The Rs 38-crore aerostat - the giant helium balloon that lit up the Games opening ceremony- is becoming a big headache for the Organising Committee.
Unable to decide what to do with the aerostat, after it makes its last appearance at the Games during the closing ceremony, OC CEO Jarnail Singh shot off a letter to Rahul P. Bhatnagar, joint secretary (International sports Division), sports ministry on October 7.
He asked the ministry to decide what should be done with the helium balloon and other items such as the expensive kitchen equipment at the Games Village kitchen, computers, television and furniture.
"We have requested the sports ministry to decide. These items were bought for the OC. But once the Games are over, the OC will be wound up and these items won't be of any use. The government has to decide what is to be done and whether or not it wants to auction the stuff," said an OC official.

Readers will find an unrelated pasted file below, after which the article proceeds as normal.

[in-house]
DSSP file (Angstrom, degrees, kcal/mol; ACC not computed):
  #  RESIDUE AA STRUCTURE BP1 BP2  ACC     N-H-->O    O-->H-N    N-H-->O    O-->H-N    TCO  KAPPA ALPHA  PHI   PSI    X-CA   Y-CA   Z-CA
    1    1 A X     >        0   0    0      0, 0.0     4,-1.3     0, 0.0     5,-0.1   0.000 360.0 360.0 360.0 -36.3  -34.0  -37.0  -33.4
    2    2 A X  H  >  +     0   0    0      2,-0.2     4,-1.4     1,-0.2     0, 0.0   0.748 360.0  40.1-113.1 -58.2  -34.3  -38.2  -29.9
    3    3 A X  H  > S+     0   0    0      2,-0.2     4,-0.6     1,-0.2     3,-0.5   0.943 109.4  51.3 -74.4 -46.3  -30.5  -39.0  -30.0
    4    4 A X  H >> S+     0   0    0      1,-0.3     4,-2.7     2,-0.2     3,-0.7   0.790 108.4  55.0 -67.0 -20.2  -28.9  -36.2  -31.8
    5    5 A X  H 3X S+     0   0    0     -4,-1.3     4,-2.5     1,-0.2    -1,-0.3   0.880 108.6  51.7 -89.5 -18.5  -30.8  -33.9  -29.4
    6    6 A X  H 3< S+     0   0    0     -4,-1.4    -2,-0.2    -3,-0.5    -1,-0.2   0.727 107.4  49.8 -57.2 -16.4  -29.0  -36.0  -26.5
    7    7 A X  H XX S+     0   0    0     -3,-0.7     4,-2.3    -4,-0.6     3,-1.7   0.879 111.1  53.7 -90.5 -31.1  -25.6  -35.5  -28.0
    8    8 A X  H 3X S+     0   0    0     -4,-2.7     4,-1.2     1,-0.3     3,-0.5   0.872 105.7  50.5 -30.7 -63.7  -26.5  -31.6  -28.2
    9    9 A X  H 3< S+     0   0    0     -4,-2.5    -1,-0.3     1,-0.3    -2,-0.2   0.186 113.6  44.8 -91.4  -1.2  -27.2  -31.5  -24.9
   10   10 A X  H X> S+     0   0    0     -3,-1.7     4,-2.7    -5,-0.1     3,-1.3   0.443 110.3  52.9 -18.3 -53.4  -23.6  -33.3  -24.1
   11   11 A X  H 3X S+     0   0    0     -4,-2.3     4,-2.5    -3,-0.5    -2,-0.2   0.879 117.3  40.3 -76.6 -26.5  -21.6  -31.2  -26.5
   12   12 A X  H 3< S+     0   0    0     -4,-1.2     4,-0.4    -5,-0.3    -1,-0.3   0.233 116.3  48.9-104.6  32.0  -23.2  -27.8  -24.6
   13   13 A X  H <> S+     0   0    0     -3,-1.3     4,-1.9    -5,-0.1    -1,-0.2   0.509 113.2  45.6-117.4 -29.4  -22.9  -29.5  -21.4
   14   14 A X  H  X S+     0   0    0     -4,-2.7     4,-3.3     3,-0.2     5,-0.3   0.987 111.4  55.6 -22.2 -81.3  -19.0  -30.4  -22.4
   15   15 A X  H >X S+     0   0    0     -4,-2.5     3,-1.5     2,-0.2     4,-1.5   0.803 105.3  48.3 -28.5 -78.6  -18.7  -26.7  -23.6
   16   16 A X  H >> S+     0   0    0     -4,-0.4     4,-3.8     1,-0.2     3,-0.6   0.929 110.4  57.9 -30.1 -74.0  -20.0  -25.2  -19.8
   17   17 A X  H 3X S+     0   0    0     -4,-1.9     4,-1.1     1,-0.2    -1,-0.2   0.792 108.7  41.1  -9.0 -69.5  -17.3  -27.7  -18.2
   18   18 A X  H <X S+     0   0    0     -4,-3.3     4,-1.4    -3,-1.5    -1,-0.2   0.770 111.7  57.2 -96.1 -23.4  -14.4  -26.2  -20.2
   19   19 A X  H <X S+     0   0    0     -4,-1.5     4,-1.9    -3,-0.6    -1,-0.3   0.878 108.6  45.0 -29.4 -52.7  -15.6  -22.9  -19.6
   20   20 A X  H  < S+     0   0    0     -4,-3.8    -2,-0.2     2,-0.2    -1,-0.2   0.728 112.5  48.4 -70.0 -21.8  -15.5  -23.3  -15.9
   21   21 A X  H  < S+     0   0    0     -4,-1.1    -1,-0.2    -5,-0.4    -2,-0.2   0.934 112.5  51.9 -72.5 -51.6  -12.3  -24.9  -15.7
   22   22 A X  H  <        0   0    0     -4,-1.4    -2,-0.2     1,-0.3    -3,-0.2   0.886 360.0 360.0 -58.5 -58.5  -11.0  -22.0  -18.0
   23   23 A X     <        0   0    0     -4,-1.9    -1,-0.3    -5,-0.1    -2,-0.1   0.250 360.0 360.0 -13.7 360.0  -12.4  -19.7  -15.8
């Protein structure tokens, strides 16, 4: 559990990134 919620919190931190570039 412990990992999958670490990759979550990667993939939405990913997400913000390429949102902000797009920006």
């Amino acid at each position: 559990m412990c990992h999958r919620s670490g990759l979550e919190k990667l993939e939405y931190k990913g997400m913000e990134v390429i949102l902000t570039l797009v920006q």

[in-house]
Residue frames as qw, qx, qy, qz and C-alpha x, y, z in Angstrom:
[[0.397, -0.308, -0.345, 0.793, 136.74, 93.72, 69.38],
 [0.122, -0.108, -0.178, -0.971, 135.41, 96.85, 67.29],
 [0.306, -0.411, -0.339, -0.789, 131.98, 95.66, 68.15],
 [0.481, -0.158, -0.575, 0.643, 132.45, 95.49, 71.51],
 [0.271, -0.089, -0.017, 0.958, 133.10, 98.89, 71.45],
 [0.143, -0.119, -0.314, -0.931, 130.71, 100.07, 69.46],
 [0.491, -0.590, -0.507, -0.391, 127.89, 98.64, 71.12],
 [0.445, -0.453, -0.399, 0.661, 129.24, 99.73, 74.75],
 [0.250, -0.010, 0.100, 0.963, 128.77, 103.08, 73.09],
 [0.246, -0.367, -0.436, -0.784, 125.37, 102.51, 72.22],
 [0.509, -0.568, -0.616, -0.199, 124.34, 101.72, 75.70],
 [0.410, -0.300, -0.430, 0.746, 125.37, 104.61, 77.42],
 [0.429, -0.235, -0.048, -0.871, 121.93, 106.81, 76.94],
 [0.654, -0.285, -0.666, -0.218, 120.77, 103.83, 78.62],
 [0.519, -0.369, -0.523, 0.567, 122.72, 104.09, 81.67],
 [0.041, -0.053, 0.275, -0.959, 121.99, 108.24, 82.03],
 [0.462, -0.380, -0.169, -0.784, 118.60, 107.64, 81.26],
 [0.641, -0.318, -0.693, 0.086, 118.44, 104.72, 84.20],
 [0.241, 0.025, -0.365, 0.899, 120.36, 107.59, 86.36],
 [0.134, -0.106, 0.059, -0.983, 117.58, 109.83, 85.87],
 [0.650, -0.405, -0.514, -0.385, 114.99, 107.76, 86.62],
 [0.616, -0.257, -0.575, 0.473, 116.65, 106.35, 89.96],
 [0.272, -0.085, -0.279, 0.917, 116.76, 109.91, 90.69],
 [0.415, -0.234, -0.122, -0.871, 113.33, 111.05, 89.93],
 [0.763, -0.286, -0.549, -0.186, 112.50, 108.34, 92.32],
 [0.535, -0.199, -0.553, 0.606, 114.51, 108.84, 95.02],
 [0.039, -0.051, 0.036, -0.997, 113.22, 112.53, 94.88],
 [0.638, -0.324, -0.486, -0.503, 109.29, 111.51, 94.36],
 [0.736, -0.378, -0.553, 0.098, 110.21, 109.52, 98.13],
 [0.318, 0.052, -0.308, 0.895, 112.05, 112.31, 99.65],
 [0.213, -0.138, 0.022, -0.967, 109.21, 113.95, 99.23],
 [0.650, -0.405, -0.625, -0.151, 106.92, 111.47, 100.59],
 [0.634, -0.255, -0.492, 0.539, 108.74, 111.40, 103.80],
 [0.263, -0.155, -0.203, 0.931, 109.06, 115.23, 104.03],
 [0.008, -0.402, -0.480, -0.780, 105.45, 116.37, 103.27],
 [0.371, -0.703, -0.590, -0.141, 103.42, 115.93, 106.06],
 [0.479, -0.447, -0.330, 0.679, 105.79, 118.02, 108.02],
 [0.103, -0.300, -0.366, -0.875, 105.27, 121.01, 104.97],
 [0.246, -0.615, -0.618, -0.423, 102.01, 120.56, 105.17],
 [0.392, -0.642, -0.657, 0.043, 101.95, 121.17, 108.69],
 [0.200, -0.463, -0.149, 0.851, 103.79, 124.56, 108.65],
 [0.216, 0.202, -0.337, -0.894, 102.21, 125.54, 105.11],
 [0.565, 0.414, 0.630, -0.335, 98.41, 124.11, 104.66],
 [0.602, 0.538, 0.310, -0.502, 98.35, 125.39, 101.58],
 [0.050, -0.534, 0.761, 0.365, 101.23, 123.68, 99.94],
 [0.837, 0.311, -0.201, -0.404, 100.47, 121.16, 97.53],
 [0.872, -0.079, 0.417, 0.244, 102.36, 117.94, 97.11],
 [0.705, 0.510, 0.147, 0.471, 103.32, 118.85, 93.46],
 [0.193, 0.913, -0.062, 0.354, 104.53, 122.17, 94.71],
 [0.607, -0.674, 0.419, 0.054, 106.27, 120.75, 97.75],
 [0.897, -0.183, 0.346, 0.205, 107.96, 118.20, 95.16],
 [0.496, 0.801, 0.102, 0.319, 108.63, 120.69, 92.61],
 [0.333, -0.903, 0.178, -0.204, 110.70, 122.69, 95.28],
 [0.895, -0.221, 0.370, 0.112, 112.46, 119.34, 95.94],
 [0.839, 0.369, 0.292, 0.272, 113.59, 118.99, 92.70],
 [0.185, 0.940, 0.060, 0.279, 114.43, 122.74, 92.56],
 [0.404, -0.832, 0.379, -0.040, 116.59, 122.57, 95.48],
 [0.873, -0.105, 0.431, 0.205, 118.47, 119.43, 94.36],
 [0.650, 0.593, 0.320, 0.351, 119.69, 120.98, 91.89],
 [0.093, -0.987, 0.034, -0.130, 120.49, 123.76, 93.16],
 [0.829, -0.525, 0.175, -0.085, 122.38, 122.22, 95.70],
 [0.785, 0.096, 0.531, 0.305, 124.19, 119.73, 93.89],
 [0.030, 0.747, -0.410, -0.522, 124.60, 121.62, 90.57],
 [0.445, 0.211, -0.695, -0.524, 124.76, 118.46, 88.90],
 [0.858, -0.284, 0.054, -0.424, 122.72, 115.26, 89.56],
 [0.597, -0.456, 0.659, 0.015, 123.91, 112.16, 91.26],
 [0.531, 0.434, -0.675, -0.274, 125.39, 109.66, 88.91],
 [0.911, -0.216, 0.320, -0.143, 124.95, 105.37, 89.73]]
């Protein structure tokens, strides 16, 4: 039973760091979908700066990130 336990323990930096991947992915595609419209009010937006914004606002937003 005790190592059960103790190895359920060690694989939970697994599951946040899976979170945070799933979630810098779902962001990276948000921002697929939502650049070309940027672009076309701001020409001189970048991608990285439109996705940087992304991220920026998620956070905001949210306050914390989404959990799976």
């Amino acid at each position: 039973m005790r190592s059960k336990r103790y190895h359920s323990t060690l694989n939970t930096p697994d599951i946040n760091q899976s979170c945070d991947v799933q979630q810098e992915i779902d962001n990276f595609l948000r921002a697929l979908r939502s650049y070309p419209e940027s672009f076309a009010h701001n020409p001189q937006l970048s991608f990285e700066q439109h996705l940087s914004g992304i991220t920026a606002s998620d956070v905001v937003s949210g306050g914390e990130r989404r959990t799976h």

Though the OC is not too worried about other items, its main concern is the aerostat.
“Some senior OC officials are of the view that it should be sold. But we are not sure if it would find any buyers because of the huge cost. Also, it does not have any practical usage,” said an OC official.
OC officials also fear that the aerostat's resale value might also go down after the inner parts of the balloon got damaged by heavy rains that lashed Delhi a week before the Games.
So now, the OC has put the onus on the Centre to come up with a solution. "We have told the sports ministry that as the aerostat was purchased from the R1,620-crore budget that the OC took from the government as loan to organise the Games. As the OC is not in a position to repay the loan because the Games is not going to be revenue neutral as was expected earlier, these equipment automatically become government's property. So, it has to decide what it wants to do with it," said an OC official.